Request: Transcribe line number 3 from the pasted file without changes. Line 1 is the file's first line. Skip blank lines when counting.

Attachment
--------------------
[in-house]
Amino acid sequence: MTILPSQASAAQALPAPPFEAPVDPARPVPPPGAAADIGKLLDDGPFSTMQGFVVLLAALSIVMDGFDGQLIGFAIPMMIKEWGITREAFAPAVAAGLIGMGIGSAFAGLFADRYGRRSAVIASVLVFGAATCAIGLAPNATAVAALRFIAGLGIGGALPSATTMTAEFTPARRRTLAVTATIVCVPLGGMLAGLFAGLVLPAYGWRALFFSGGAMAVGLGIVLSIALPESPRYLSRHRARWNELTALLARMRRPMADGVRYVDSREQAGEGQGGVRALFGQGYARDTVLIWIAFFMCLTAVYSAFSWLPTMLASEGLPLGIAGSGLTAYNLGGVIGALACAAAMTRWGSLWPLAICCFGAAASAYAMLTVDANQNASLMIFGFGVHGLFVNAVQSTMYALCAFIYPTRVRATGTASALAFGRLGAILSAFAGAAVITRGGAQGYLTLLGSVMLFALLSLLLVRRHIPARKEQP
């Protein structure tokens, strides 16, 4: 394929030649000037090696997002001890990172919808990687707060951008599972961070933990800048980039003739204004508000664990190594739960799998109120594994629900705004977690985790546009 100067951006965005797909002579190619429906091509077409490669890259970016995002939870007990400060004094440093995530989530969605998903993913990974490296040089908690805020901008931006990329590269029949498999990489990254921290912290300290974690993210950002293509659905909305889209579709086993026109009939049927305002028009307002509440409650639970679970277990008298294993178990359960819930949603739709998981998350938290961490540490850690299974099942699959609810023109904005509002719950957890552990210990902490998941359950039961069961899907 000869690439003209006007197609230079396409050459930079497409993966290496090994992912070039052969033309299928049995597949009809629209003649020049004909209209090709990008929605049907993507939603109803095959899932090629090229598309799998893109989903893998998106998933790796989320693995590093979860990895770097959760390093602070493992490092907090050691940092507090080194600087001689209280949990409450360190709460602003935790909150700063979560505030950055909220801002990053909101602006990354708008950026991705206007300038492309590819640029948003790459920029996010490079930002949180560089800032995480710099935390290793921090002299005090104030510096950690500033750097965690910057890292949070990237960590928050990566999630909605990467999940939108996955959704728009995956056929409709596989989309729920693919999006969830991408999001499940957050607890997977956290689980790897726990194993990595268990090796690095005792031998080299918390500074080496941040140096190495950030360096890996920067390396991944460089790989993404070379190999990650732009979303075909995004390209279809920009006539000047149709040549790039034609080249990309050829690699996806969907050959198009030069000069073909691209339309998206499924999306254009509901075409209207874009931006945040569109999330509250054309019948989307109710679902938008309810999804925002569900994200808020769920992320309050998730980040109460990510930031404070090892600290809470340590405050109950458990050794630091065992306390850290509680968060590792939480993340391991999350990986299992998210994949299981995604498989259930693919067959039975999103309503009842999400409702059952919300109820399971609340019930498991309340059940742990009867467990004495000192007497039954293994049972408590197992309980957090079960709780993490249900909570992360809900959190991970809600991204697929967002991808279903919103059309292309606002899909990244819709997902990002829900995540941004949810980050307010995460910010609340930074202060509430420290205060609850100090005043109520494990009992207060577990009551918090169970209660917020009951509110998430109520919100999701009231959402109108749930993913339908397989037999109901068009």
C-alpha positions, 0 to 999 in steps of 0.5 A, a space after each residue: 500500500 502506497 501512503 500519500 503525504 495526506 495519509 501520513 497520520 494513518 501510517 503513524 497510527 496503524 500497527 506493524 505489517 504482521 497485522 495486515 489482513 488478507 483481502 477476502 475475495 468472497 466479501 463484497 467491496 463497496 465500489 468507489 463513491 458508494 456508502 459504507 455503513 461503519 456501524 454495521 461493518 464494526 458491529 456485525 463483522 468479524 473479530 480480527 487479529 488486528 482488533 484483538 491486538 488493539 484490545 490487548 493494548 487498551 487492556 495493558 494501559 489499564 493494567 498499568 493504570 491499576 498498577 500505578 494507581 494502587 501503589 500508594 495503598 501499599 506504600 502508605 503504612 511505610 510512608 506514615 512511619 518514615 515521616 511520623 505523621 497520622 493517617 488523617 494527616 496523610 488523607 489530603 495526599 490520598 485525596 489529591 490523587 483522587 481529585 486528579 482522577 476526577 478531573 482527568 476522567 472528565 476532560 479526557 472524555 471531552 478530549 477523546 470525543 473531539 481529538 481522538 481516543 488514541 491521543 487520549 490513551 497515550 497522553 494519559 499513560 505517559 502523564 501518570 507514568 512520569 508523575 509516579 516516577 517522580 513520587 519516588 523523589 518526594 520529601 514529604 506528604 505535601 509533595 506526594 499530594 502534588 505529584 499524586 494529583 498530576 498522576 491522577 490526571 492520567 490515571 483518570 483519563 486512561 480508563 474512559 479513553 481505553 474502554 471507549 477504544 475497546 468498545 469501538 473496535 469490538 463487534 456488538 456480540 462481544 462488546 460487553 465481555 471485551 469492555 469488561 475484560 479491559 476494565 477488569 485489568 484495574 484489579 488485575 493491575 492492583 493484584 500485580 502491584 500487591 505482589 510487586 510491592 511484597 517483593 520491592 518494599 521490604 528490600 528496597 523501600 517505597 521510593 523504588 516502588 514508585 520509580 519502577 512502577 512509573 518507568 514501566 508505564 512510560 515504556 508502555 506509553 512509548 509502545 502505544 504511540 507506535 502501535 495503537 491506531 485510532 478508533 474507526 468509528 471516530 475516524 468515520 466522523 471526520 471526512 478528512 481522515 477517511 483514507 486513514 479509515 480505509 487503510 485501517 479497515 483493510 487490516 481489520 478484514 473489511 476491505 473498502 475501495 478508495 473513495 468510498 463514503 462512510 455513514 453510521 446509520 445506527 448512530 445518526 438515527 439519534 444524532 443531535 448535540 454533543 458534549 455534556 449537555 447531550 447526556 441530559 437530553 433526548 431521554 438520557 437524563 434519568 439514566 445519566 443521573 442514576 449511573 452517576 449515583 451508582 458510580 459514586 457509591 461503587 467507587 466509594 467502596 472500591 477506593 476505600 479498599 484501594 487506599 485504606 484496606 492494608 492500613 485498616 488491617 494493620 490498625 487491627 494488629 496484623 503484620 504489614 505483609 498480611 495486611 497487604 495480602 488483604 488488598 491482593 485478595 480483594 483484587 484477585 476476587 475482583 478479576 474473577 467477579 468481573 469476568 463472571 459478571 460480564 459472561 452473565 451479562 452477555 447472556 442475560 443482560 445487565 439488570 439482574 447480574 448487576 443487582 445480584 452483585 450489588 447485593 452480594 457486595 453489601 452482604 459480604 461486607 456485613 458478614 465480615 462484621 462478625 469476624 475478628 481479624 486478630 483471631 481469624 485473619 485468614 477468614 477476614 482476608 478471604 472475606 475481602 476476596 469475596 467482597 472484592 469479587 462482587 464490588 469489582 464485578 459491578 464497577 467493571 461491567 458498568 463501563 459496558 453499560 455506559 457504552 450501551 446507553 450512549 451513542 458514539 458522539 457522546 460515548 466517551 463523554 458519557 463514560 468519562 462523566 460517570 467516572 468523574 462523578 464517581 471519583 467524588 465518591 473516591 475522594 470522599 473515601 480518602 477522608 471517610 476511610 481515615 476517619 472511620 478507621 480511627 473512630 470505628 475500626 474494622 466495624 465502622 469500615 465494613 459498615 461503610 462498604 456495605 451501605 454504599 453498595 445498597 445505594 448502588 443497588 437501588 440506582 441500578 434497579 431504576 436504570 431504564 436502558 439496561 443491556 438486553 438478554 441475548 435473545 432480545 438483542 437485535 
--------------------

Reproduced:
């Protein structure tokens, strides 16, 4: 394929030649000037090696997002001890990172919808990687707060951008599972961070933990800048980039003739204004508000664990190594739960799998109120594994629900705004977690985790546009 100067951006965005797909002579190619429906091509077409490669890259970016995002939870007990400060004094440093995530989530969605998903993913990974490296040089908690805020901008931006990329590269029949498999990489990254921290912290300290974690993210950002293509659905909305889209579709086993026109009939049927305002028009307002509440409650639970679970277990008298294993178990359960819930949603739709998981998350938290961490540490850690299974099942699959609810023109904005509002719950957890552990210990902490998941359950039961069961899907 000869690439003209006007197609230079396409050459930079497409993966290496090994992912070039052969033309299928049995597949009809629209003649020049004909209209090709990008929605049907993507939603109803095959899932090629090229598309799998893109989903893998998106998933790796989320693995590093979860990895770097959760390093602070493992490092907090050691940092507090080194600087001689209280949990409450360190709460602003935790909150700063979560505030950055909220801002990053909101602006990354708008950026991705206007300038492309590819640029948003790459920029996010490079930002949180560089800032995480710099935390290793921090002299005090104030510096950690500033750097965690910057890292949070990237960590928050990566999630909605990467999940939108996955959704728009995956056929409709596989989309729920693919999006969830991408999001499940957050607890997977956290689980790897726990194993990595268990090796690095005792031998080299918390500074080496941040140096190495950030360096890996920067390396991944460089790989993404070379190999990650732009979303075909995004390209279809920009006539000047149709040549790039034609080249990309050829690699996806969907050959198009030069000069073909691209339309998206499924999306254009509901075409209207874009931006945040569109999330509250054309019948989307109710679902938008309810999804925002569900994200808020769920992320309050998730980040109460990510930031404070090892600290809470340590405050109950458990050794630091065992306390850290509680968060590792939480993340391991999350990986299992998210994949299981995604498989259930693919067959039975999103309503009842999400409702059952919300109820399971609340019930498991309340059940742990009867467990004495000192007497039954293994049972408590197992309980957090079960709780993490249900909570992360809900959190991970809600991204697929967002991808279903919103059309292309606002899909990244819709997902990002829900995540941004949810980050307010995460910010609340930074202060509430420290205060609850100090005043109520494990009992207060577990009551918090169970209660917020009951509110998430109520919100999701009231959402109108749930993913339908397989037999109901068009």